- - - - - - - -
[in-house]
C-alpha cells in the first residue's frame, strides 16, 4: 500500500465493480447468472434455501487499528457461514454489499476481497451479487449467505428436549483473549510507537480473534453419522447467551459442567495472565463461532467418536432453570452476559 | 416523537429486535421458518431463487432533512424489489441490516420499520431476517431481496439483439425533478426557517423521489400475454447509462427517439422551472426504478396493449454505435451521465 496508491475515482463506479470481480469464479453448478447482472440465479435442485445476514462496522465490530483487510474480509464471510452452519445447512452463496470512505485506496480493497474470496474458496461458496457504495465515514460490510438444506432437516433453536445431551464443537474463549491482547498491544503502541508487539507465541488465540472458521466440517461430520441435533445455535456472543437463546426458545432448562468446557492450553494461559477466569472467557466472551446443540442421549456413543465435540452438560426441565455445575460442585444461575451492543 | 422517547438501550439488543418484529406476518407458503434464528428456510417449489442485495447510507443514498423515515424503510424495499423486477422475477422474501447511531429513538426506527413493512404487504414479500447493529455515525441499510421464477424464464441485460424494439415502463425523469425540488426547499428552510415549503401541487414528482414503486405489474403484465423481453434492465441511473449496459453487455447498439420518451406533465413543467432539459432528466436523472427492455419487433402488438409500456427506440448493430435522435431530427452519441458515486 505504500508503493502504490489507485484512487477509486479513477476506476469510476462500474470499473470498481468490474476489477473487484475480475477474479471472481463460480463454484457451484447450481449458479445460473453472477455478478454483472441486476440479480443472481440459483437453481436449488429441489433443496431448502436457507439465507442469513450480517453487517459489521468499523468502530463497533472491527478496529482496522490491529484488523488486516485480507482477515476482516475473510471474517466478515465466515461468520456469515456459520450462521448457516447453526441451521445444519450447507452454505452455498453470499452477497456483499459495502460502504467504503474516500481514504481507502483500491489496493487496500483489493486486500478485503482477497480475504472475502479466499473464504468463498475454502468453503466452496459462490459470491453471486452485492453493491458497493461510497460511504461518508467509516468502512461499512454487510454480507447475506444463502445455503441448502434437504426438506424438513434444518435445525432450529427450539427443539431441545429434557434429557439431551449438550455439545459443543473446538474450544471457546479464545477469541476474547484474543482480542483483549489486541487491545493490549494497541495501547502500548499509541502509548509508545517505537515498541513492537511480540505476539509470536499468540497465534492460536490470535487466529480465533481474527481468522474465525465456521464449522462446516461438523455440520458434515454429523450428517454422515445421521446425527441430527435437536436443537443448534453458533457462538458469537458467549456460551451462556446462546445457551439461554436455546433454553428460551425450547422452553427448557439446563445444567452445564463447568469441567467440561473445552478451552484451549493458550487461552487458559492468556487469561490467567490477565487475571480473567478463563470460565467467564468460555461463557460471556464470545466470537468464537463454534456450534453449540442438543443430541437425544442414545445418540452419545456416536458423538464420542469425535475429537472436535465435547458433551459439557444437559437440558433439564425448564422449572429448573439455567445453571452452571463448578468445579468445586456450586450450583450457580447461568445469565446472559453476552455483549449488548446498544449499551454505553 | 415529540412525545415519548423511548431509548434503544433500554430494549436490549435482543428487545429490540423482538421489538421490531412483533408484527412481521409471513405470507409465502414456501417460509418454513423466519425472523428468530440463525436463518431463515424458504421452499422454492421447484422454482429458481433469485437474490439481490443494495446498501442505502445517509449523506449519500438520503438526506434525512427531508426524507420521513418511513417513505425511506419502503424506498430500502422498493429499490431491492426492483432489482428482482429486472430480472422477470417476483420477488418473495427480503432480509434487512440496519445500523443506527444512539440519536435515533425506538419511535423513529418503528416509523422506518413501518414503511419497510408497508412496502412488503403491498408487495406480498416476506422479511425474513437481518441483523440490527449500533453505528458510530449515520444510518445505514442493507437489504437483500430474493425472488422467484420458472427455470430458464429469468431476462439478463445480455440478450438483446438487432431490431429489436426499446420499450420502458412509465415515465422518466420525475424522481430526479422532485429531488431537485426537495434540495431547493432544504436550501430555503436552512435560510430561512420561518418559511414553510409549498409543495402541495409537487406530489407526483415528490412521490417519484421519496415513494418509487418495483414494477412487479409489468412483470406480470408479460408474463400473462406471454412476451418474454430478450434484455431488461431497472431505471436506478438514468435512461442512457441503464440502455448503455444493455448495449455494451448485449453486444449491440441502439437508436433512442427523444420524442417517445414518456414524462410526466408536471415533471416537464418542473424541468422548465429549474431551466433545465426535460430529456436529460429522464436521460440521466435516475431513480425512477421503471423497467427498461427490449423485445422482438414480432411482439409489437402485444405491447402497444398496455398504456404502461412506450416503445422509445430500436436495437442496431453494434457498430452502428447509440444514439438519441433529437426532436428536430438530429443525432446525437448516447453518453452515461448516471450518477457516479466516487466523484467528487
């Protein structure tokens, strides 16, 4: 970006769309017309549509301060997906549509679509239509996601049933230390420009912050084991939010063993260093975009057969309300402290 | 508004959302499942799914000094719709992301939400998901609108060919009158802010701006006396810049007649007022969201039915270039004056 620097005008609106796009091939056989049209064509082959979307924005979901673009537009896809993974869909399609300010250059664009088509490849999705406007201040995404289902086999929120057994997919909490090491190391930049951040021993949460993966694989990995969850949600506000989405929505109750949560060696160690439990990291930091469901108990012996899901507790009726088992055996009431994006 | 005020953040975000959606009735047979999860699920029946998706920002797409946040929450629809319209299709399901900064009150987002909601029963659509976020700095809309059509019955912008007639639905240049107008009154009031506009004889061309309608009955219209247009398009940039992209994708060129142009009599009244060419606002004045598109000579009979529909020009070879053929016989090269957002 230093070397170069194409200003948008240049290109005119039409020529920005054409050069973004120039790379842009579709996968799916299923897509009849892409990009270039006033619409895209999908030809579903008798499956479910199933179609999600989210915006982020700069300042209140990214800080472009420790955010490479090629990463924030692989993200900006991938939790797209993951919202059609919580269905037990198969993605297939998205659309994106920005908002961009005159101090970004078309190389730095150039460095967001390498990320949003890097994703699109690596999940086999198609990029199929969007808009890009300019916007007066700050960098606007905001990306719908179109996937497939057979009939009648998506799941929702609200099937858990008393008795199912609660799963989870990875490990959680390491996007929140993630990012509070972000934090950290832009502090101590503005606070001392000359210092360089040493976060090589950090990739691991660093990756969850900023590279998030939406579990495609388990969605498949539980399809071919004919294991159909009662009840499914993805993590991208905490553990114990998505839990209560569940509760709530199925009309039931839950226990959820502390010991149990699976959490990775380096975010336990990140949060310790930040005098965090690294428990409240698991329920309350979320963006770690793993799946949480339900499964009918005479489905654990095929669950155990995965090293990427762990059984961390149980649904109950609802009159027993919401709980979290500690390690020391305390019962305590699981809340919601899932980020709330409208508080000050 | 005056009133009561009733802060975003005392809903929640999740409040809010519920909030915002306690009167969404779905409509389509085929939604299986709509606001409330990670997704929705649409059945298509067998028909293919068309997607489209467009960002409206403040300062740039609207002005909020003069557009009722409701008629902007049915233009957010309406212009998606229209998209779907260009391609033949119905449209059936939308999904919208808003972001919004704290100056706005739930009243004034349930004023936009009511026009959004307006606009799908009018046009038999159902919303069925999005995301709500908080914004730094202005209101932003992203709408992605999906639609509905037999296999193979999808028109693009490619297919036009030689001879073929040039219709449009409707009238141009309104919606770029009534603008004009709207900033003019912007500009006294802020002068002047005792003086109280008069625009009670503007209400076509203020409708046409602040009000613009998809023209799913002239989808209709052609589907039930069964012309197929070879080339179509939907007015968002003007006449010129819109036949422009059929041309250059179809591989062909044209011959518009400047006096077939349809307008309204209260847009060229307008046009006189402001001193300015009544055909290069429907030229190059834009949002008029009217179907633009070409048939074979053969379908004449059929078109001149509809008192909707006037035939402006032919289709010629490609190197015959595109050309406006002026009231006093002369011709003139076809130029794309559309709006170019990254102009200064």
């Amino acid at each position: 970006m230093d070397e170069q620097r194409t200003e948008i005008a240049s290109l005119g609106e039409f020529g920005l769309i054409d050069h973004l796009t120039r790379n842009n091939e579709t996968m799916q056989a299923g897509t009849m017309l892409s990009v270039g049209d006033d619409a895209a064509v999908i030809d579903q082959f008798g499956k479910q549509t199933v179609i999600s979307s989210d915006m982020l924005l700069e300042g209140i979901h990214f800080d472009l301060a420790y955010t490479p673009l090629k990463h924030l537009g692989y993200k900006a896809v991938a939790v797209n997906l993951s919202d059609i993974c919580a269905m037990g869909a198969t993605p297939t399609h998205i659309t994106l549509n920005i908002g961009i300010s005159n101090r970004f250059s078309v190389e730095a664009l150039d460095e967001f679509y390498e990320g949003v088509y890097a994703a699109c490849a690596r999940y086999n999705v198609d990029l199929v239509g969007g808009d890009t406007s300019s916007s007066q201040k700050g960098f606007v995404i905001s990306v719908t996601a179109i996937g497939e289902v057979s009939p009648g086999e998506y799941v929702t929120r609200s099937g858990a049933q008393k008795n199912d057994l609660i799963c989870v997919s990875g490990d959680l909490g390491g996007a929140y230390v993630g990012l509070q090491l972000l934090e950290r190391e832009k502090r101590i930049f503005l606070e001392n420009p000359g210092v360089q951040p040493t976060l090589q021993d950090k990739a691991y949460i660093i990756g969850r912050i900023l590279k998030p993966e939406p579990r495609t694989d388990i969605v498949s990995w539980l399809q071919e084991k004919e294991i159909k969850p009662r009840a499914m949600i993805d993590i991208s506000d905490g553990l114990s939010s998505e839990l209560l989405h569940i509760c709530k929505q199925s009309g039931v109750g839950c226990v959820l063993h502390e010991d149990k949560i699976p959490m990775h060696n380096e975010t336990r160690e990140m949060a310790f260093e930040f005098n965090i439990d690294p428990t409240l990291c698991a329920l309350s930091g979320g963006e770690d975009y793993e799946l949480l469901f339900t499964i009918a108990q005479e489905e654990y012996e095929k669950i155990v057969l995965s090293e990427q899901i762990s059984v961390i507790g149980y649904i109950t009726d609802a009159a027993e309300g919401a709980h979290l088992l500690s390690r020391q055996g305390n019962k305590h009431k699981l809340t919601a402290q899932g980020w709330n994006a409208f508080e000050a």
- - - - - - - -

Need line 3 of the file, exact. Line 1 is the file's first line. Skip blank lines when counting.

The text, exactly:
């Protein structure tokens, strides 16, 4: 970006769309017309549509301060997906549509679509239509996601049933230390420009912050084991939010063993260093975009057969309300402290 | 508004959302499942799914000094719709992301939400998901609108060919009158802010701006006396810049007649007022969201039915270039004056 620097005008609106796009091939056989049209064509082959979307924005979901673009537009896809993974869909399609300010250059664009088509490849999705406007201040995404289902086999929120057994997919909490090491190391930049951040021993949460993966694989990995969850949600506000989405929505109750949560060696160690439990990291930091469901108990012996899901507790009726088992055996009431994006 | 005020953040975000959606009735047979999860699920029946998706920002797409946040929450629809319209299709399901900064009150987002909601029963659509976020700095809309059509019955912008007639639905240049107008009154009031506009004889061309309608009955219209247009398009940039992209994708060129142009009599009244060419606002004045598109000579009979529909020009070879053929016989090269957002 230093070397170069194409200003948008240049290109005119039409020529920005054409050069973004120039790379842009579709996968799916299923897509009849892409990009270039006033619409895209999908030809579903008798499956479910199933179609999600989210915006982020700069300042209140990214800080472009420790955010490479090629990463924030692989993200900006991938939790797209993951919202059609919580269905037990198969993605297939998205659309994106920005908002961009005159101090970004078309190389730095150039460095967001390498990320949003890097994703699109690596999940086999198609990029199929969007808009890009300019916007007066700050960098606007905001990306719908179109996937497939057979009939009648998506799941929702609200099937858990008393008795199912609660799963989870990875490990959680390491996007929140993630990012509070972000934090950290832009502090101590503005606070001392000359210092360089040493976060090589950090990739691991660093990756969850900023590279998030939406579990495609388990969605498949539980399809071919004919294991159909009662009840499914993805993590991208905490553990114990998505839990209560569940509760709530199925009309039931839950226990959820502390010991149990699976959490990775380096975010336990990140949060310790930040005098965090690294428990409240698991329920309350979320963006770690793993799946949480339900499964009918005479489905654990095929669950155990995965090293990427762990059984961390149980649904109950609802009159027993919401709980979290500690390690020391305390019962305590699981809340919601899932980020709330409208508080000050 | 005056009133009561009733802060975003005392809903929640999740409040809010519920909030915002306690009167969404779905409509389509085929939604299986709509606001409330990670997704929705649409059945298509067998028909293919068309997607489209467009960002409206403040300062740039609207002005909020003069557009009722409701008629902007049915233009957010309406212009998606229209998209779907260009391609033949119905449209059936939308999904919208808003972001919004704290100056706005739930009243004034349930004023936009009511026009959004307006606009799908009018046009038999159902919303069925999005995301709500908080914004730094202005209101932003992203709408992605999906639609509905037999296999193979999808028109693009490619297919036009030689001879073929040039219709449009409707009238141009309104919606770029009534603008004009709207900033003019912007500009006294802020002068002047005792003086109280008069625009009670503007209400076509203020409708046409602040009000613009998809023209799913002239989808209709052609589907039930069964012309197929070879080339179509939907007015968002003007006449010129819109036949422009059929041309250059179809591989062909044209011959518009400047006096077939349809307008309204209260847009060229307008046009006189402001001193300015009544055909290069429907030229190059834009949002008029009217179907633009070409048939074979053969379908004449059929078109001149509809008192909707006037035939402006032919289709010629490609190197015959595109050309406006002026009231006093002369011709003139076809130029794309559309709006170019990254102009200064």